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The damage inflicted on the UK economy by the coronavirus pandemic and resulting lockdown measures has been enormous.
Traditional measures of the economy’s strength indicate the scale of the shock it has absorbed. The debt to GDP ratio now stands at 99.5 per cent, the highest since 1962. While output recovered over the summer, it is now contracting again, driven by the reintroduction of national lockdowns in parts of the UK.
The economy’s stagnation has made it incumbent on policymakers and central bankers to respond at speed and scale in an effort to protect peoples’ livelihoods.
Fiscal and monetary policy work in tandem
While Covid has caused immense harm to the economy, there is one positive that has emerged from the response to the crisis: fiscal and monetary policy are, finally, working in tandem. This is something that did not happen in the aftermath of the Financial Crisis, which resulted in scarring to the economy that was avoidable.
The government has deployed enormous support schemes, made possible by the Bank of England’s quantitative easing programme putting downward pressure on interest rates. QE has kept debt servicing costs low by putting a floor under bond markets, which has allowed the Government to find buyers for extremely low-rated gilts.
However, monetary policy now has little room to manoeuvre. Beyond QE, the Bank is limited to using interest rates as a lever to stimulate the economy.
The Bank rate currently stands at a record low of 0.1%. Any further reductions will likely send it into negative territory. Greater consideration is being given to this action, partly because the Bank does not have any alternative.
Bailey faces stark choice over negative rates
Deciding whether to set negative interest rates is the biggest challenge facing the Governor of the Bank of England this year as doing so may produce unintended outcomes that curb the UK’s economic recovery from the pandemic.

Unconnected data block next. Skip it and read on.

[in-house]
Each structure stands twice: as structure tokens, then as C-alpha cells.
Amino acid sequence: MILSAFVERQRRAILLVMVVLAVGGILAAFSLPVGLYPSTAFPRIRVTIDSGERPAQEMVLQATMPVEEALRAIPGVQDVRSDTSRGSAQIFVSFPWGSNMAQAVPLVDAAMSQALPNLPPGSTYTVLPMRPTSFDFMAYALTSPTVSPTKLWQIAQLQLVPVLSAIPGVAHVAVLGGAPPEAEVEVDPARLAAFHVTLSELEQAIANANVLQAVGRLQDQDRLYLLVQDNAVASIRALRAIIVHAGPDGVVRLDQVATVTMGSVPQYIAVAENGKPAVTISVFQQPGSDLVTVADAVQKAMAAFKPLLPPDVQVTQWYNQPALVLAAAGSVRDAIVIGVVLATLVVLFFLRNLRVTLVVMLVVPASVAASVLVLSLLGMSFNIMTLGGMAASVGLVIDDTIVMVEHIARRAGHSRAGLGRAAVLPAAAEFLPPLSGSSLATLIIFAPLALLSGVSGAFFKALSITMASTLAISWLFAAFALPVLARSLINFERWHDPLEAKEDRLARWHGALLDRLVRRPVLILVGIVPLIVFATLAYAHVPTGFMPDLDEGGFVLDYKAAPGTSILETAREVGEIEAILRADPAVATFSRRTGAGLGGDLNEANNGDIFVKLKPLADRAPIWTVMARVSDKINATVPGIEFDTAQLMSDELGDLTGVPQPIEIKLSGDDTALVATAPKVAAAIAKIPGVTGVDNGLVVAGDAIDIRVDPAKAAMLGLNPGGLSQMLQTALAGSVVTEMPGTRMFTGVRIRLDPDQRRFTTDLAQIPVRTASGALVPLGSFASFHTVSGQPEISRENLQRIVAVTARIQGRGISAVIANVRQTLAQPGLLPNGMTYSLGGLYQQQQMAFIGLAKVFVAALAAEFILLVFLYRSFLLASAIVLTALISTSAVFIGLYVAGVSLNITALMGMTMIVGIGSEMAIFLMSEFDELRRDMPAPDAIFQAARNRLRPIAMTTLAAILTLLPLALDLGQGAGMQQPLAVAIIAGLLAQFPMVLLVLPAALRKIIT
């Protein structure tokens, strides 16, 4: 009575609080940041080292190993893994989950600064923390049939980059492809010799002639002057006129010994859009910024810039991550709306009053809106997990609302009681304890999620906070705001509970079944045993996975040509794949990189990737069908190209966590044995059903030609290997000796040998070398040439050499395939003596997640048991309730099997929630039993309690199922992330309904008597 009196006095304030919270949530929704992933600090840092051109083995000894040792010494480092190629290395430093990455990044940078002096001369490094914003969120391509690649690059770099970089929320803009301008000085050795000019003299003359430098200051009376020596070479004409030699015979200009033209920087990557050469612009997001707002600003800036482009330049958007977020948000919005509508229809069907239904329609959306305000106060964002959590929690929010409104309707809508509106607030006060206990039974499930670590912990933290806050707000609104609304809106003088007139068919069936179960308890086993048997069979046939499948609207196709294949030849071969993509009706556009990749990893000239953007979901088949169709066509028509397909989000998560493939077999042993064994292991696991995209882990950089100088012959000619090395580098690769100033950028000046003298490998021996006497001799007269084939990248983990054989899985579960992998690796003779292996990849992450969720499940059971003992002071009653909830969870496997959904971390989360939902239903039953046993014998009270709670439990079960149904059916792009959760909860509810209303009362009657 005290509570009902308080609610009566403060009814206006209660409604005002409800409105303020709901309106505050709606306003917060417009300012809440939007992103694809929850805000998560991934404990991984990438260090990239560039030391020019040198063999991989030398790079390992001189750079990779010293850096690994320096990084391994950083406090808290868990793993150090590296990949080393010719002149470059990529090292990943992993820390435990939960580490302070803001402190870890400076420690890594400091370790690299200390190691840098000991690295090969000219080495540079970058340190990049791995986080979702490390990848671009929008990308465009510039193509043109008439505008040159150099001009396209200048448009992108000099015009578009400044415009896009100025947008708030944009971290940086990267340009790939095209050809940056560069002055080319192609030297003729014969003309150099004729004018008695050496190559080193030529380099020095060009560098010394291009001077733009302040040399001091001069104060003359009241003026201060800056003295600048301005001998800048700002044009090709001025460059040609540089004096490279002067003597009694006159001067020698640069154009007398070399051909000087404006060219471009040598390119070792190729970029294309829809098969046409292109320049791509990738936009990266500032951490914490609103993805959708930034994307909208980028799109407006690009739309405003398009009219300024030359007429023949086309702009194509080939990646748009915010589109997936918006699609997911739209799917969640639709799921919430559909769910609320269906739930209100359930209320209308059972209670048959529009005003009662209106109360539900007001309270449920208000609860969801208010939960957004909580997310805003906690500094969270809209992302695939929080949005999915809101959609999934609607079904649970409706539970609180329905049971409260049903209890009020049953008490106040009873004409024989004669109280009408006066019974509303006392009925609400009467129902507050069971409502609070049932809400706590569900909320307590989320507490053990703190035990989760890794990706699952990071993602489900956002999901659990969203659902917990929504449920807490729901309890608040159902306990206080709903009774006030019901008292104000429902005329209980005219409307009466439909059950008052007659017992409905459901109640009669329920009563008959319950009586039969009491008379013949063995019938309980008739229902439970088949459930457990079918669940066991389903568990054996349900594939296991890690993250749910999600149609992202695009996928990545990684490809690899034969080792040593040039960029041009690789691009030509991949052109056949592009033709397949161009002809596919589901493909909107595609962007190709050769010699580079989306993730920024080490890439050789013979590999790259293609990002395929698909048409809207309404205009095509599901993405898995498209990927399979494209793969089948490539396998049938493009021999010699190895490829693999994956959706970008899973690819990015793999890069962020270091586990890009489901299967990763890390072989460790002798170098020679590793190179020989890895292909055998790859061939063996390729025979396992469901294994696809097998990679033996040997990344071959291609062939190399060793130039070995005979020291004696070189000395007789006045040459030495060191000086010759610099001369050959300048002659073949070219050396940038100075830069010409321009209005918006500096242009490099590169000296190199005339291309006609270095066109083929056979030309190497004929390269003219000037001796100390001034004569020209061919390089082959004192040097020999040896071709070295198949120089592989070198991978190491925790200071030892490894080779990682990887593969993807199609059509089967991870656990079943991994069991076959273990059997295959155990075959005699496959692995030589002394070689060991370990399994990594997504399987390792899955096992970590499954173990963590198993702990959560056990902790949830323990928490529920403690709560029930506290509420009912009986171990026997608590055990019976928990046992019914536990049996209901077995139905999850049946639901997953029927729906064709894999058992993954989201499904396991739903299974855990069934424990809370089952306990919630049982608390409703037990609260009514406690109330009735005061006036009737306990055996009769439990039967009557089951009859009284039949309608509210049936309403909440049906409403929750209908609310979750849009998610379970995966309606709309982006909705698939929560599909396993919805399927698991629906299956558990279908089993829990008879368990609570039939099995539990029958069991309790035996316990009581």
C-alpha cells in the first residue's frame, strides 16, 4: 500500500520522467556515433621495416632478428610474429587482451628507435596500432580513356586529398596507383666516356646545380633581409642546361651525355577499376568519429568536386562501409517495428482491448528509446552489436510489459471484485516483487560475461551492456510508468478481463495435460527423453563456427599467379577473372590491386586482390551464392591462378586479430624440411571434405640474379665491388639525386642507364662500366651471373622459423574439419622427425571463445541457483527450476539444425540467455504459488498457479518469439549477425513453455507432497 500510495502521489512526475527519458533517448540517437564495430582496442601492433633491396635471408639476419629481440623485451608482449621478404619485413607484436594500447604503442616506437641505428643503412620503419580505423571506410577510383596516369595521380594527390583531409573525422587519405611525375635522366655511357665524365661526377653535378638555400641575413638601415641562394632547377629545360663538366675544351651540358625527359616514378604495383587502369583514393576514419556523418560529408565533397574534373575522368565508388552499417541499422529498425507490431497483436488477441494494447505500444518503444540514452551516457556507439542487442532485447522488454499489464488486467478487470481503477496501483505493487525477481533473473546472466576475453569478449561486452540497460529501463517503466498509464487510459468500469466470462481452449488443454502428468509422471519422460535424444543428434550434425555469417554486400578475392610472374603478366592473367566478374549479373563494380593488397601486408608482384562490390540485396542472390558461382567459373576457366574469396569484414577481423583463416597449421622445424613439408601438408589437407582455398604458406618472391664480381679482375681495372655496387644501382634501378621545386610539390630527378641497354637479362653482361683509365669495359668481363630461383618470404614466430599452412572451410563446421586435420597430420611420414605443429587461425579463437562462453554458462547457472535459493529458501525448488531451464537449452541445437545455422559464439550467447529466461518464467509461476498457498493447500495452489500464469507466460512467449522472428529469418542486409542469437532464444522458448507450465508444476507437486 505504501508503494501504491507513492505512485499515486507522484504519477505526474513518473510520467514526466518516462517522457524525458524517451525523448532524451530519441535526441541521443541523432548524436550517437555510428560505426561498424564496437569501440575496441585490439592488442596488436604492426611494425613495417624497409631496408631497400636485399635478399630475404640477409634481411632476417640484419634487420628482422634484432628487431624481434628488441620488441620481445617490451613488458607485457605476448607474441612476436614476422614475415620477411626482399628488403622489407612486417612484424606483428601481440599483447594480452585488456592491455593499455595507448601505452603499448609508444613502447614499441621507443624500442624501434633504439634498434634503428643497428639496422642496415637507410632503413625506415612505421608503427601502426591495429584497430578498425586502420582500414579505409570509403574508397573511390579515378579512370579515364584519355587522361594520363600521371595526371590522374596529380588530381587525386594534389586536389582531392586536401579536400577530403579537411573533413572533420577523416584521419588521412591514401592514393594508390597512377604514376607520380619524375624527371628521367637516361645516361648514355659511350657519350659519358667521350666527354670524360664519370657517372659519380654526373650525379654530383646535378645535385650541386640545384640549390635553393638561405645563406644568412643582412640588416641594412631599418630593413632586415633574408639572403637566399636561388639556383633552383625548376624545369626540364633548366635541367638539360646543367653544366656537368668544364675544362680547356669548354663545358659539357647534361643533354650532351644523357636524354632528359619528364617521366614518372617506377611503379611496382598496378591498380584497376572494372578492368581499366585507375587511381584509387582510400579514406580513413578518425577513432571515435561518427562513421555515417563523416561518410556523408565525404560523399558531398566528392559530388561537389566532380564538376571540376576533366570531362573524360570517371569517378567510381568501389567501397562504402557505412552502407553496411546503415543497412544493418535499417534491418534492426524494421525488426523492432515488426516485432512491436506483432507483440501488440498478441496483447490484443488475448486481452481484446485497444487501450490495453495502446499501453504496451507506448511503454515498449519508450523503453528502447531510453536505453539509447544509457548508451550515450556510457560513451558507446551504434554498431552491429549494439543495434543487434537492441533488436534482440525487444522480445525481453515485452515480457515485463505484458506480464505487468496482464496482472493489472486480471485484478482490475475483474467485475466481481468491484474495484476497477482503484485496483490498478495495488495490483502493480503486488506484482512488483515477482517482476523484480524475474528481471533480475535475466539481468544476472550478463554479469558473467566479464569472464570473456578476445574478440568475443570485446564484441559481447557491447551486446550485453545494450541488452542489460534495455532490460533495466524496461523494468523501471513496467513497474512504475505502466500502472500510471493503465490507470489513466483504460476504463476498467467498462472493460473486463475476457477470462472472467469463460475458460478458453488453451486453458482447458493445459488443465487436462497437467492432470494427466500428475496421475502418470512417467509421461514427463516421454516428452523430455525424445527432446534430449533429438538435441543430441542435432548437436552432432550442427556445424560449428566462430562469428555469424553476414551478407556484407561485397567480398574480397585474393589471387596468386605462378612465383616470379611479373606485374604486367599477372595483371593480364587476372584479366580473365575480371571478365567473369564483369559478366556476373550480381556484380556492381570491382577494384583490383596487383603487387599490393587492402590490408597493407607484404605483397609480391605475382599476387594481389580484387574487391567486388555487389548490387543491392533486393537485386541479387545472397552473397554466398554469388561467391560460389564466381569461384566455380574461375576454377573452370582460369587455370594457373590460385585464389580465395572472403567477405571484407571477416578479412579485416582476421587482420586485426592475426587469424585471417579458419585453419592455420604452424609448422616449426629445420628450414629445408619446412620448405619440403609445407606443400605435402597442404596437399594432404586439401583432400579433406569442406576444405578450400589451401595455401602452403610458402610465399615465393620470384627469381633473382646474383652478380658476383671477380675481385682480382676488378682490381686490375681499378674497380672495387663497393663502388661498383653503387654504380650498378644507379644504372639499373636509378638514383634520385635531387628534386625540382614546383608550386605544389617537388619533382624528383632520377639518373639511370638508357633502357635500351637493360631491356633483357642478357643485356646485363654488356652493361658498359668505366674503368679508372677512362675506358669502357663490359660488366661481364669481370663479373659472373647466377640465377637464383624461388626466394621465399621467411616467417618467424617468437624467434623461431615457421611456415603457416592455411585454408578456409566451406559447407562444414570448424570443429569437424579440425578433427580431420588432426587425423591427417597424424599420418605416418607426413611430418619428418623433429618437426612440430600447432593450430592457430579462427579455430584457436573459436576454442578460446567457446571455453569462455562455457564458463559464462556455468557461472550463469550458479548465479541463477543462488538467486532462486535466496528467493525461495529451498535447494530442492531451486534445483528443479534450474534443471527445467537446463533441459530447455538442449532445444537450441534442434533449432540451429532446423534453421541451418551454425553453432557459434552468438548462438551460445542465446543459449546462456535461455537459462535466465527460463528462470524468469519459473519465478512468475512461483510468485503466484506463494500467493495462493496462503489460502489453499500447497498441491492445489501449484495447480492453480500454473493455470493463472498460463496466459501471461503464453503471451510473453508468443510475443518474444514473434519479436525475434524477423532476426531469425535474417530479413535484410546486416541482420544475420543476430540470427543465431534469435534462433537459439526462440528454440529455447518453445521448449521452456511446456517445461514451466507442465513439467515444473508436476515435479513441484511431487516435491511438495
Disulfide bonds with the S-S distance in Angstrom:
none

Besides the fact they have never been implemented in the UK and strong misgivings about how the financial system would cope, negative rates are likely to have an adverse impact on household consumption.
If rates are plunged into negative territory, households may increase monthly savings contributions due to receiving smaller returns on their savings accounts. As a result, consumer spending would diminish, reducing businesses’ income in the process.
Weakened household consumption would compound the revenue hits firms have absorbed during the pandemic, possibly resulting in business confidence dropping and fuelling even greater reluctance to hire new workers.
Betting on consumption bounce back is fraught with risk
Some would argue negative rates would expand the availability of credit by incentivising banks to lend and keeping borrowing costs low. This would provide a welcomed boost to firms’ cash flow, strengthening their medium-term outlook and possibly encouraging them to invest.
However, company balance sheets are currently awash with debt due to the shutting down of large swathes of the economy, forcing businesses to borrow to survive. A further reduction in rates may encourage firms to add to their pandemic-induced debt pile, prompted by having access to cheaper financing.
This would put a lot of pressure on relying on a sharp bounce back in consumer spending in 2021.
If consumption does not fully rebound, firms may not be able to service a high proportion of debt due to a reduction in revenue. It seems even more likely households may spend less in a negative interest rate environment as they top up their savings by more than usual to offset lower interest income.
This would all amalgamate to hit firms’ bottom lines and sour the wider businesses climate. They could then renege on new hires or even enact staff shake-outs to align their cost base with reduced demand, driving up unemployment.
Andrew Bailey should pay less attention to meeting the Bank of England’s 2% inflation target when deciding whether to introduce negative interest rates. High inflation is not the worst potential outcome resulting from a negative interest rate environment – higher unemployment is.
Jack Barnett is a Senior Account Executive at Instinctif Partners, an international business communications consultancy.